“…79% of investment managers believed that ESG factors should be integrated into the investment process.” – Chartered Financial Analyst (CFA) Institute survey, 2021.
In the world of business, it’s easy to get confused by abbreviations, but the acronym ESG is becoming more and more common. There’s hardly a conference where it’s not mentioned, but the definition of it is not always clear. In short, it is a philosophy that could be a critical factor in the way companies operate in the future, a corporate strategy that financial markets closely watch, and a reporting system that will be applied to the allocation of EU funds. So, your company’s future success may also depend on it.
Indeed, Environmental, Social & Governance (ESG) initiatives have become a strategic imperative for nearly all large organizations over the past years. Increased focus and pressure from investors, regulators, employees and other stakeholders have made ESG a critical topic at the board level and essential to cascade throughout organizations operationally. This post explains the importance of ESG and clarifies related definitions.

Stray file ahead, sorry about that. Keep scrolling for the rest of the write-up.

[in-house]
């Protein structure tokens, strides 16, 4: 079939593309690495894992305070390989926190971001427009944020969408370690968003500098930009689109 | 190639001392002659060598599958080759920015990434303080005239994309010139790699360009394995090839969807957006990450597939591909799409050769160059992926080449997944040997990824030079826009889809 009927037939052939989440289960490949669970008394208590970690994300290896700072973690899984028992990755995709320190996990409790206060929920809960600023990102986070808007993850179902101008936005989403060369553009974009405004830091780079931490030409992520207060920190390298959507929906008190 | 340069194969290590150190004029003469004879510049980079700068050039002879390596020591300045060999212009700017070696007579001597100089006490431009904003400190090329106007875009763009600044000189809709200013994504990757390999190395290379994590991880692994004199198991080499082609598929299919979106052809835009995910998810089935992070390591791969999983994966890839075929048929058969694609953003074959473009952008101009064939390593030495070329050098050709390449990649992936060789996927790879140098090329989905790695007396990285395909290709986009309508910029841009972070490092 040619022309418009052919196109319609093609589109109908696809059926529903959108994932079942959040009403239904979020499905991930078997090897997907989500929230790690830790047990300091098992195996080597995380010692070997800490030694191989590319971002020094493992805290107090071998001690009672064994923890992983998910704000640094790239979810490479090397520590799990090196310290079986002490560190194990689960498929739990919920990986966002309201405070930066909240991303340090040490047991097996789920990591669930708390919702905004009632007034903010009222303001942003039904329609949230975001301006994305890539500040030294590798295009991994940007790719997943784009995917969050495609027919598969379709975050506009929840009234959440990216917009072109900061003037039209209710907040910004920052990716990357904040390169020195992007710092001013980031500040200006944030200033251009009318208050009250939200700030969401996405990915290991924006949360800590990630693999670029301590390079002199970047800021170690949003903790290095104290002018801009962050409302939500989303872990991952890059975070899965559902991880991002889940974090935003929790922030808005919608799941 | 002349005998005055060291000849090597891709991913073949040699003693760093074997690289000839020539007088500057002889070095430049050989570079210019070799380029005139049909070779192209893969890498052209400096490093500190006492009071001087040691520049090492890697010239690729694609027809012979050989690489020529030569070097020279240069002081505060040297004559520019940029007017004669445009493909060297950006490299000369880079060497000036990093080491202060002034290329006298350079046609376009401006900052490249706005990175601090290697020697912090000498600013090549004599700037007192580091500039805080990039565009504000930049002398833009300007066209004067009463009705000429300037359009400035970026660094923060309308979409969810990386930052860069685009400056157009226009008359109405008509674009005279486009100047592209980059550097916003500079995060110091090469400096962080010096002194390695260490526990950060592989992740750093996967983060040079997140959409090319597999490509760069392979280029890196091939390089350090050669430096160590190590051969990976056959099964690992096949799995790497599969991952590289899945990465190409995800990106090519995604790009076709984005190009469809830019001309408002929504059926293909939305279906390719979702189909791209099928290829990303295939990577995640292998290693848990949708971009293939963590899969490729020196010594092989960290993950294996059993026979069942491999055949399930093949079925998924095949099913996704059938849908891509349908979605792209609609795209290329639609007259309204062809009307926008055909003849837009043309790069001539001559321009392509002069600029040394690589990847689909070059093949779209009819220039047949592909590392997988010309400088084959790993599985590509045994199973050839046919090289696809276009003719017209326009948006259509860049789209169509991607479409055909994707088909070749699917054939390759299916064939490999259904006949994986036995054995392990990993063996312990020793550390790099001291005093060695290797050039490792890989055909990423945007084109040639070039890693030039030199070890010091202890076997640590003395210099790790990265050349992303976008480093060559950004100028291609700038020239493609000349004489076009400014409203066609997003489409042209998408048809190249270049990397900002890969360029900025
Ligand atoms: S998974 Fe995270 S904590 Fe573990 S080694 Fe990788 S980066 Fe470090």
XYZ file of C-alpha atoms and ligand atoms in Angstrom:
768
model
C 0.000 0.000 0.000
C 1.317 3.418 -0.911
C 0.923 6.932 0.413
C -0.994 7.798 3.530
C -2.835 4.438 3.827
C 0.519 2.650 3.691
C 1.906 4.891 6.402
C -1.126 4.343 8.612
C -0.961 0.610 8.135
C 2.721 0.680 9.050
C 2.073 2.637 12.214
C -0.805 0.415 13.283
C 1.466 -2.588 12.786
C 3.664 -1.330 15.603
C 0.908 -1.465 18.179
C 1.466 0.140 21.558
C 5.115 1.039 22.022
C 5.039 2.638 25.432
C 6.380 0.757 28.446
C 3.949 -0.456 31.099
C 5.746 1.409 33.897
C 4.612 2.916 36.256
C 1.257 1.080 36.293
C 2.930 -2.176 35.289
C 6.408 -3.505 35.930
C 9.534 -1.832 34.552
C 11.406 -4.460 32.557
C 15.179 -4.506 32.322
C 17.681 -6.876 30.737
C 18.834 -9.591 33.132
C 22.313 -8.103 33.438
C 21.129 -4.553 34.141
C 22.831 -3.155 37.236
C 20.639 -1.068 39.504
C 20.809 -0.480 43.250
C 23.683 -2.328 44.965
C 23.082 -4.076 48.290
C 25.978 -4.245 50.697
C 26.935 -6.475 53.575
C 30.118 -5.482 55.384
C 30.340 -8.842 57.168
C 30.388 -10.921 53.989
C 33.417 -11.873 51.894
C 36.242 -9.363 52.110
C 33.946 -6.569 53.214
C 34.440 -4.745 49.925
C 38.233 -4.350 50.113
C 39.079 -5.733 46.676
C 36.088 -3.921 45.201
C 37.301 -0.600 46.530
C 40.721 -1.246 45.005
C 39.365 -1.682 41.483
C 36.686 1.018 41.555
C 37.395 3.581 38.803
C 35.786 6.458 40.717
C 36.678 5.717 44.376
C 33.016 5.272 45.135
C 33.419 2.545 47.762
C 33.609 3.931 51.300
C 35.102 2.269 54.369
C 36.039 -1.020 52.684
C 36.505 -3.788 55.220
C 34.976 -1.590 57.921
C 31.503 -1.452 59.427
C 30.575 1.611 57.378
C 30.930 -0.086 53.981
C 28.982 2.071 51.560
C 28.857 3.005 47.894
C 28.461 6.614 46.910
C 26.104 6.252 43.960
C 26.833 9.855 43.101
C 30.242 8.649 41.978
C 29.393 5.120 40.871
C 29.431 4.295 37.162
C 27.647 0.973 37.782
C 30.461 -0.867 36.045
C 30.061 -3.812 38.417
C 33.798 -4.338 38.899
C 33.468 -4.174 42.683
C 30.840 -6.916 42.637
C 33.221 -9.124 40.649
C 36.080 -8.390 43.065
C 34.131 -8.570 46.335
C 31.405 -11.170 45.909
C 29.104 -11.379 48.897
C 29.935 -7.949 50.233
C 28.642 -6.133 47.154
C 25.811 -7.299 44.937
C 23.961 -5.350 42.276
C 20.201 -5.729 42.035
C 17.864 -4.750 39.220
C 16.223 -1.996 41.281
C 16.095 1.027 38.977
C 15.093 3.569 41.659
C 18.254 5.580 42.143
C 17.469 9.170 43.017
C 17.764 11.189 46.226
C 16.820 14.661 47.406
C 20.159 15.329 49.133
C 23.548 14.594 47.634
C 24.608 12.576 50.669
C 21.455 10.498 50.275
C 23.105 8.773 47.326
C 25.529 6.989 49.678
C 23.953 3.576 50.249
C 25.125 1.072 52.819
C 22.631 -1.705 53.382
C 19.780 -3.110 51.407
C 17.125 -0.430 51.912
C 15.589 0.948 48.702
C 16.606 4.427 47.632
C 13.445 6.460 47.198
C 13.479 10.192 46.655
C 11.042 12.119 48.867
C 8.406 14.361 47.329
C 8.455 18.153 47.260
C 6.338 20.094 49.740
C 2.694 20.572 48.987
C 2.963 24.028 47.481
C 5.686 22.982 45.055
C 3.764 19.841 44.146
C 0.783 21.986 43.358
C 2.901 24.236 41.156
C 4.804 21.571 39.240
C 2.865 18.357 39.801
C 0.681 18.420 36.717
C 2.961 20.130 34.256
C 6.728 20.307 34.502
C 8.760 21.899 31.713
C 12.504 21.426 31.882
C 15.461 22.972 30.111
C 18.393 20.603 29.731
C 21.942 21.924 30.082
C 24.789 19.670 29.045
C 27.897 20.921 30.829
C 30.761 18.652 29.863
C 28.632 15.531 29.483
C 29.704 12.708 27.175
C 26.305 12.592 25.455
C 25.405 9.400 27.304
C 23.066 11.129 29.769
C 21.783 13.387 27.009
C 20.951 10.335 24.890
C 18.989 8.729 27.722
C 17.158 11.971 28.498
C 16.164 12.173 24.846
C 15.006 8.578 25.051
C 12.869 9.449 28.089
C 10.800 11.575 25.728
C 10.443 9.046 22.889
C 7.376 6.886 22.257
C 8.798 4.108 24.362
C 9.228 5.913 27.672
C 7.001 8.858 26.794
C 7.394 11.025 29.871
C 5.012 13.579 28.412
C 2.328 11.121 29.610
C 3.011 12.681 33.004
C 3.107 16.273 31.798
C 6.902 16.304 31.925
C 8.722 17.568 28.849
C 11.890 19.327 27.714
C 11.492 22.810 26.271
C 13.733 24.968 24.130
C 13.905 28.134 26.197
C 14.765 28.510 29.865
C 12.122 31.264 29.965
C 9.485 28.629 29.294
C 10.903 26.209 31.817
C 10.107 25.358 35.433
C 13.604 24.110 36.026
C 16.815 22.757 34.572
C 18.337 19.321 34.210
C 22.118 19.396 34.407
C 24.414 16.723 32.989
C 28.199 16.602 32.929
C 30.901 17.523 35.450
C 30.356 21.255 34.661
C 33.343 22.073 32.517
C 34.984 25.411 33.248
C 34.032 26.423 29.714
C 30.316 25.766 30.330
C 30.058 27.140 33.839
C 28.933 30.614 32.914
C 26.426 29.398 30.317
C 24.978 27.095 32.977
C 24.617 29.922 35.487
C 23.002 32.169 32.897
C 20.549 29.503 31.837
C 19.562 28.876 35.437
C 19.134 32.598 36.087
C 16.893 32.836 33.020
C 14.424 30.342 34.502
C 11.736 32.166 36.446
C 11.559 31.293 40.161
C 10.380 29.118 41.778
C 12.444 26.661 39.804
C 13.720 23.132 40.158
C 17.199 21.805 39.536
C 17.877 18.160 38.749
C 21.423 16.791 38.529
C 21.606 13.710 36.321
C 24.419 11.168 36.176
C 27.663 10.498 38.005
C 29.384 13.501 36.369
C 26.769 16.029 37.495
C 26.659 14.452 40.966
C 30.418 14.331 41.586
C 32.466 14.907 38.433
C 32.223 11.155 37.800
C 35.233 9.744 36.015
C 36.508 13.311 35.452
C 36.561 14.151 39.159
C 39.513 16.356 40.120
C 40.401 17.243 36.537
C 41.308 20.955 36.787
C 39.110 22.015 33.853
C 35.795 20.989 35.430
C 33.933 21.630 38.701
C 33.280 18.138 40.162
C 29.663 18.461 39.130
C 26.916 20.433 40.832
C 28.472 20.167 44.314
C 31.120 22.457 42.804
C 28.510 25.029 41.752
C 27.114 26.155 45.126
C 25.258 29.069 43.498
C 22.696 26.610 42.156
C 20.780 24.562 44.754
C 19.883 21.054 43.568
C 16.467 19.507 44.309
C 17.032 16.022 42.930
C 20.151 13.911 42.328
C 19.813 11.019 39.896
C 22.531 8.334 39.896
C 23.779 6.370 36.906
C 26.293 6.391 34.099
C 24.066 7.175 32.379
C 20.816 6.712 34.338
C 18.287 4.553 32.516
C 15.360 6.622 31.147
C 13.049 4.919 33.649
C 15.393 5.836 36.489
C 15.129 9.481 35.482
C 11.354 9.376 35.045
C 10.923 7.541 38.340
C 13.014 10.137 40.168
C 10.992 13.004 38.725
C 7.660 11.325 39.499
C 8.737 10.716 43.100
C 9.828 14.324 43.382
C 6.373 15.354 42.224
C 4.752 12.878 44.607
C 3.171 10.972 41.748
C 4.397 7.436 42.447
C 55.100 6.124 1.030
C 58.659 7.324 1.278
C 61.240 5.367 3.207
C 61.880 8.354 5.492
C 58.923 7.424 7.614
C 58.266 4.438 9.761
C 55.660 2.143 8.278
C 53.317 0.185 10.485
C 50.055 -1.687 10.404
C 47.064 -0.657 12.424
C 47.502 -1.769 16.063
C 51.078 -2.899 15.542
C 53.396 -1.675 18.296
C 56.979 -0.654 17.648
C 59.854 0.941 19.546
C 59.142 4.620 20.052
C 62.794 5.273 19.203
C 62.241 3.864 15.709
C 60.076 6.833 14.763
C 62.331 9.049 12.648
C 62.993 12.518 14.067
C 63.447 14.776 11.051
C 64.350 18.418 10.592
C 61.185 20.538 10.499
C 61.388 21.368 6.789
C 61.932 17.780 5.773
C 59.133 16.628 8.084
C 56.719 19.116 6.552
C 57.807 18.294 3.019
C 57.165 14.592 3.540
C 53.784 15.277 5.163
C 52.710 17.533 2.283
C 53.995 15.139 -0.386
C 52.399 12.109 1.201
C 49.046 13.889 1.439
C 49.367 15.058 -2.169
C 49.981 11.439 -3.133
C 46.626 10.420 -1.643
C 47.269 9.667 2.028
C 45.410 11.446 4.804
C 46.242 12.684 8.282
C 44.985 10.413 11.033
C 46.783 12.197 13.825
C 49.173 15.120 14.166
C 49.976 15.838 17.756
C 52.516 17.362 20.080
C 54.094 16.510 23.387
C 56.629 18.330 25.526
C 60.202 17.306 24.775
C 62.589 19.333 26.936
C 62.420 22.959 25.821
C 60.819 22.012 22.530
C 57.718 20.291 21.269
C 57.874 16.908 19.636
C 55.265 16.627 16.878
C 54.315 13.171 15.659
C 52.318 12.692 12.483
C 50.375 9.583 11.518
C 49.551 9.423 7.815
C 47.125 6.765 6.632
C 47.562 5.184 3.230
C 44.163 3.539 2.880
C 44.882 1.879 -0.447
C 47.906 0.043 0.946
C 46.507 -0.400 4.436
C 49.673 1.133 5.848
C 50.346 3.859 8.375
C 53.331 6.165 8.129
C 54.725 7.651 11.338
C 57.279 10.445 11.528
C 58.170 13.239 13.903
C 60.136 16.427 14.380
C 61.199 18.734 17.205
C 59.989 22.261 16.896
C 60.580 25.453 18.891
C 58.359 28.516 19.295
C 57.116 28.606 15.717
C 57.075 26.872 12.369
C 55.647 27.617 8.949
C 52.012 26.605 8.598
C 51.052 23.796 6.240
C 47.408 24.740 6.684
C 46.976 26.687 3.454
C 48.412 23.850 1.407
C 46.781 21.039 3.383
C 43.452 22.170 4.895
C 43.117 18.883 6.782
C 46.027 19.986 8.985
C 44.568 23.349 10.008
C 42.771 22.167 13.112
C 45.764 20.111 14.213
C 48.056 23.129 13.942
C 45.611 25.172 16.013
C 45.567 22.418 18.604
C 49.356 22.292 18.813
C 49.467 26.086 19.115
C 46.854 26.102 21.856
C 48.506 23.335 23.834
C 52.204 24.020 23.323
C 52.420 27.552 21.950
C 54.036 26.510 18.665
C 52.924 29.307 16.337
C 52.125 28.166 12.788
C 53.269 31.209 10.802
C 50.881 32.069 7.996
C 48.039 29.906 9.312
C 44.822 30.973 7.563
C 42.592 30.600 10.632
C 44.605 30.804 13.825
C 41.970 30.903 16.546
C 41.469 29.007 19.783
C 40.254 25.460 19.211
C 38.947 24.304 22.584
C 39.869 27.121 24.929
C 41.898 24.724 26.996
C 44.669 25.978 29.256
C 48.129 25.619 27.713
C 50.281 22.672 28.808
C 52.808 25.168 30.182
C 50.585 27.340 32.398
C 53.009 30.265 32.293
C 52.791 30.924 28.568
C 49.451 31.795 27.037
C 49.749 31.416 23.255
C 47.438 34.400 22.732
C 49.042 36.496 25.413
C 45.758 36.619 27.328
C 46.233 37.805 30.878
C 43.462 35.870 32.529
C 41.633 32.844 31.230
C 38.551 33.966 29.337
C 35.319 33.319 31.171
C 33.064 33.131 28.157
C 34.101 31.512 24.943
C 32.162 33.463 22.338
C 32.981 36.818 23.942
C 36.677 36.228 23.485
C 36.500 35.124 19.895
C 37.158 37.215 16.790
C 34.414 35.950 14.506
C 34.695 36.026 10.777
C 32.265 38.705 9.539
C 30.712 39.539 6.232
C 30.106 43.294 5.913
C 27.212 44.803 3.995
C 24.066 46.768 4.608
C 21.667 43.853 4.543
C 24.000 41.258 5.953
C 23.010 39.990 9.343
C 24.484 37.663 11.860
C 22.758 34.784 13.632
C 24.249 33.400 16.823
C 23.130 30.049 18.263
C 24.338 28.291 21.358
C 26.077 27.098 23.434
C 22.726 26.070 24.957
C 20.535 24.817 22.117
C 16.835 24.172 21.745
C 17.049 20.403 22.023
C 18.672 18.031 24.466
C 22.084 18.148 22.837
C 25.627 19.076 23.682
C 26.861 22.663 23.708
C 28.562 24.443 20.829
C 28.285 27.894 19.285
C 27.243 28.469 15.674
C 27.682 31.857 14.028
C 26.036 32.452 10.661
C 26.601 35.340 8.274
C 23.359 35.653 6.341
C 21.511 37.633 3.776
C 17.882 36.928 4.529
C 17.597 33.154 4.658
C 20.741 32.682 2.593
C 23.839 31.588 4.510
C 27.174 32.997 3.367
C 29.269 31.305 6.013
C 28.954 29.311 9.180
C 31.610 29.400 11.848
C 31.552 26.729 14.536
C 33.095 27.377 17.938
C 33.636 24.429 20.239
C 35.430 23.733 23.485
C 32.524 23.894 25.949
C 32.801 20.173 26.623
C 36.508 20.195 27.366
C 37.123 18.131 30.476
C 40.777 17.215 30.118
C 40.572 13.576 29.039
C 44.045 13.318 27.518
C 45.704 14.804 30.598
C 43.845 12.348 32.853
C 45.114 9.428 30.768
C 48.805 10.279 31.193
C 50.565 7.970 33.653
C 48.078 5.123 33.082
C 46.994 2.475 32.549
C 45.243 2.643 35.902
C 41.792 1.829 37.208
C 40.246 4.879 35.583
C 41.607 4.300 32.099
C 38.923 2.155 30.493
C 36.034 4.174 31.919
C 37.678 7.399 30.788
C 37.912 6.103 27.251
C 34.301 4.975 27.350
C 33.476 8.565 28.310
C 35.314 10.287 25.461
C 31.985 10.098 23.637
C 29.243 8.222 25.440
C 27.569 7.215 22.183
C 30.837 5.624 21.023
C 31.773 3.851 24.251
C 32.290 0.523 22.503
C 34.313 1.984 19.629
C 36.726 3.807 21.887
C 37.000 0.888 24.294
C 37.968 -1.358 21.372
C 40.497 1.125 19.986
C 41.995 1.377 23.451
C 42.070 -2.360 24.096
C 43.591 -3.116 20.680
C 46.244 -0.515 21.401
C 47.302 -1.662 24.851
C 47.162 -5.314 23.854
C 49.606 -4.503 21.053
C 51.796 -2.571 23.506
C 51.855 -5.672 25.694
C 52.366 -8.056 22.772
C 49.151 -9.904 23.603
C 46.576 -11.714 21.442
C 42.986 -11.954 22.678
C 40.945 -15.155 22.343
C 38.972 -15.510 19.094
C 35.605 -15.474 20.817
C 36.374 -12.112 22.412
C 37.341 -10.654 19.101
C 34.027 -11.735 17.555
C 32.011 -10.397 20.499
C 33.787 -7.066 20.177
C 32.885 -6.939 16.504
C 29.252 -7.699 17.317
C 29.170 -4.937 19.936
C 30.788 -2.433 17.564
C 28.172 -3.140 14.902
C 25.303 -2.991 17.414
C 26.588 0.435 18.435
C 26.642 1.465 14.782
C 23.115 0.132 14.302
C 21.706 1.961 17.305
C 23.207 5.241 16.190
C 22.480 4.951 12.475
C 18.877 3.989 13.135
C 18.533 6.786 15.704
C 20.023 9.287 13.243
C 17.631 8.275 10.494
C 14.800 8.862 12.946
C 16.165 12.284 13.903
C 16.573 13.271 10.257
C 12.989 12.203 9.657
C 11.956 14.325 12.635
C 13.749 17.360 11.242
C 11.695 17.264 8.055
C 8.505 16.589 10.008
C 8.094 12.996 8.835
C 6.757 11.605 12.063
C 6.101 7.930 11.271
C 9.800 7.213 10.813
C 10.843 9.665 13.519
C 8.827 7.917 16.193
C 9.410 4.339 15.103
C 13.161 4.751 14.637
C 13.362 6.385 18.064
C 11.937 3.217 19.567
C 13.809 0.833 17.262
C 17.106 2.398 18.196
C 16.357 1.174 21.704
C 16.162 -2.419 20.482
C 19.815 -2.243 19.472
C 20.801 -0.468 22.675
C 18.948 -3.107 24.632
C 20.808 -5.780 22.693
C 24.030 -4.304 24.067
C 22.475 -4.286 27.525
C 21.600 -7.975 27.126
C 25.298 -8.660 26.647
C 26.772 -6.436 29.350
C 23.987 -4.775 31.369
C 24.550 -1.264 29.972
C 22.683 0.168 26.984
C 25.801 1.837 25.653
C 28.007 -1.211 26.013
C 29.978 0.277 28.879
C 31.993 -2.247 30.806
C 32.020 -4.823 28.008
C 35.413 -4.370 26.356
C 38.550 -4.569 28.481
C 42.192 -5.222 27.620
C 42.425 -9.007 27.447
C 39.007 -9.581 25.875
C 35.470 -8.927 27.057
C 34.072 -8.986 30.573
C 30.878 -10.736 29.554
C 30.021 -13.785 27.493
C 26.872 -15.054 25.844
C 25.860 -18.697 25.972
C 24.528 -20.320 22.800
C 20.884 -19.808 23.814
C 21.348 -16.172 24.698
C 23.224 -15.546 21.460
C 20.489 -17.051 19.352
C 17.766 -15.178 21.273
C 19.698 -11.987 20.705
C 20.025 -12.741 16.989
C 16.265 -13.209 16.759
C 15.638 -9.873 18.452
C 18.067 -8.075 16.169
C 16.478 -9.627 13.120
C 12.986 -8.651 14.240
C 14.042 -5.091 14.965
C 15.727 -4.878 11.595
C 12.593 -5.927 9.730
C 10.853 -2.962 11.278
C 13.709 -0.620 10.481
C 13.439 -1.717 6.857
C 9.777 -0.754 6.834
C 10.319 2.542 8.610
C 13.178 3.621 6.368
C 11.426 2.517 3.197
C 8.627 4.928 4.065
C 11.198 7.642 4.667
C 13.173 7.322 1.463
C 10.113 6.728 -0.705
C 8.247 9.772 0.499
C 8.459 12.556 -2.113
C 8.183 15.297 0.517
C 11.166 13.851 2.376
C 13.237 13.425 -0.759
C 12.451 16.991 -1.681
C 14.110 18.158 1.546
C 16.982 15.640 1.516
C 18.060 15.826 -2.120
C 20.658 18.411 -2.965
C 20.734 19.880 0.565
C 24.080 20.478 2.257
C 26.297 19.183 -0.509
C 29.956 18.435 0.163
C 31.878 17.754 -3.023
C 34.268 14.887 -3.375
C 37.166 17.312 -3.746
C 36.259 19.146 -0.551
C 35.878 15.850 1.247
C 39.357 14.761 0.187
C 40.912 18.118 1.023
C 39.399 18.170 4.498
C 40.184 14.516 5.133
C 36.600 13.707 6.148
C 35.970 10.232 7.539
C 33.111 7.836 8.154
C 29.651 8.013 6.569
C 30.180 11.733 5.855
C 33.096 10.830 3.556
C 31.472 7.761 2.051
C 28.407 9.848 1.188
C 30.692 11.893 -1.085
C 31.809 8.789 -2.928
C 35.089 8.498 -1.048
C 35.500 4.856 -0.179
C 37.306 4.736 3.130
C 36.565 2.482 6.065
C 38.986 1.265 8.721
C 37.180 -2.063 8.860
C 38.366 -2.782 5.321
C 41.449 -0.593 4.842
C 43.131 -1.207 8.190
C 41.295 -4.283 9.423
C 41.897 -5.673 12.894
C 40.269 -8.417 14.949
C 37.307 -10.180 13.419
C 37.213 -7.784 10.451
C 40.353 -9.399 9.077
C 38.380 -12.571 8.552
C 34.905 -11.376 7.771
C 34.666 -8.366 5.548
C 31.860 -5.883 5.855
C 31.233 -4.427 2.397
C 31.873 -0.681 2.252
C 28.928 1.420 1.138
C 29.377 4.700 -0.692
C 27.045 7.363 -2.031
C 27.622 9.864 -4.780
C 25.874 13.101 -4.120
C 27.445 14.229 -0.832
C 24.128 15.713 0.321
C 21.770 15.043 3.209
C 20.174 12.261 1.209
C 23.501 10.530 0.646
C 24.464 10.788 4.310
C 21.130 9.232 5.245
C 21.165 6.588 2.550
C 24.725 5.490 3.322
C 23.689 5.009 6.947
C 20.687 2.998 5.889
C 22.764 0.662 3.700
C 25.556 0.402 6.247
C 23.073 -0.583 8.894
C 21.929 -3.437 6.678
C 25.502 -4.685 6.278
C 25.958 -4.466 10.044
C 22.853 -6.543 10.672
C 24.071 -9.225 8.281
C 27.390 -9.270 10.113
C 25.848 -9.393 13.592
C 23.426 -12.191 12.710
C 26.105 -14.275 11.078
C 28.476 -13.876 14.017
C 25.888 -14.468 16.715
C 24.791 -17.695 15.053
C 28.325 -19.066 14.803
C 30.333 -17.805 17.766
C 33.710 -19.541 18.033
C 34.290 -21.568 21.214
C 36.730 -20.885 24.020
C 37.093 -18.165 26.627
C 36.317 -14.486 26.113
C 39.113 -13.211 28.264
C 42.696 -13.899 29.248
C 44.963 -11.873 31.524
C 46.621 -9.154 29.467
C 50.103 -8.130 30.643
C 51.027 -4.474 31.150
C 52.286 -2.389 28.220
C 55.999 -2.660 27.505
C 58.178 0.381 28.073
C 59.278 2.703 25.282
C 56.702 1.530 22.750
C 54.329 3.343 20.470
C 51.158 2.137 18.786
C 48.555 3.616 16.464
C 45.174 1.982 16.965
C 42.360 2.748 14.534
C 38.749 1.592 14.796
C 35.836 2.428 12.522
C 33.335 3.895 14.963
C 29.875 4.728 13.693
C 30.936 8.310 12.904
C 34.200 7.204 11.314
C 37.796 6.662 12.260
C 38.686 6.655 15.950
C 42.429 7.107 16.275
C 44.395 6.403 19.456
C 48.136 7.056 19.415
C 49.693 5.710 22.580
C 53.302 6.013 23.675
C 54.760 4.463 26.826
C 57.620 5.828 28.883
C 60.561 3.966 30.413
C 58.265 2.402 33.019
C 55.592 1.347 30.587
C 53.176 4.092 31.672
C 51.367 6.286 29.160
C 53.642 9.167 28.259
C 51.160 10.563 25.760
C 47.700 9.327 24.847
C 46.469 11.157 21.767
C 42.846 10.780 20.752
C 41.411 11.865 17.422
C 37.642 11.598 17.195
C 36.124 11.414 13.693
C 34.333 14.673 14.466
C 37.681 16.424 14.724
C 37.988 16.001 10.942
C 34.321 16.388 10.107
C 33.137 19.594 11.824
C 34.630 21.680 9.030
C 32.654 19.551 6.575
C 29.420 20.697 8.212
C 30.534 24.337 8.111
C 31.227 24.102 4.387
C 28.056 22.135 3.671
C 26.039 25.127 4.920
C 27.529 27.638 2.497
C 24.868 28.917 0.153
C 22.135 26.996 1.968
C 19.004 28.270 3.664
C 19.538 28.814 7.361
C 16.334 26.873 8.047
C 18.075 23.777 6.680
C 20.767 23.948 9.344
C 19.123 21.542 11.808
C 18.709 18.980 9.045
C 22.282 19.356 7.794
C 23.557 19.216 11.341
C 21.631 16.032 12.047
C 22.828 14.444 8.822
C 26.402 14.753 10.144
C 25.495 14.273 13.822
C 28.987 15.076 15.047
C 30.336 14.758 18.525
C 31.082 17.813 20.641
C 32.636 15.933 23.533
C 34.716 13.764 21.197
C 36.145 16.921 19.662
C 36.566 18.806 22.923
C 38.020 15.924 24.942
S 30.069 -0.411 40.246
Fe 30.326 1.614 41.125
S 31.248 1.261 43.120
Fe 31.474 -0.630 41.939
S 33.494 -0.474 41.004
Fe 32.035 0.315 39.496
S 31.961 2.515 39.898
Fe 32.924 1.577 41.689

You may also remember corporate social responsibility (CSR) or the triple bottom line (TBL). These terms were coined back in 1953 and 1994, respectively. Around that time, companies increasingly realized that they could not simply extract value without investing locally. They recognized their responsibility for investing in the communities affected by their presence – especially in the oil, gas, mining, agriculture and manufacturing sectors.
With the recognition that large corporations were having the most significant impact, the UN established the Global Compact in 2000. This initiative brought together a range of international corporations to lead a new wave of responsible investing. This resulted in the birth of Principles for Responsible Investment (PRI) in 2005 and a raft of other sustainable, social and climate-based initiatives.
The term ‘ESG’ was first used in 2005 in a report by Ivo Knoepfel entitled “Who Cares Wins“. ESG means investing based on ESG metrics – namely, non-financial risks important to stakeholders to capture a fuller and more transparent picture of corporate performance beyond financial metrics.
In recent years, investors have placed increased emphasis on a company’s sustainability performance when choosing where to invest. Consequently, corporations have begun reporting on a wide range of non-core business factors, and many have been generating sustainability reports for several years with increasing transparency.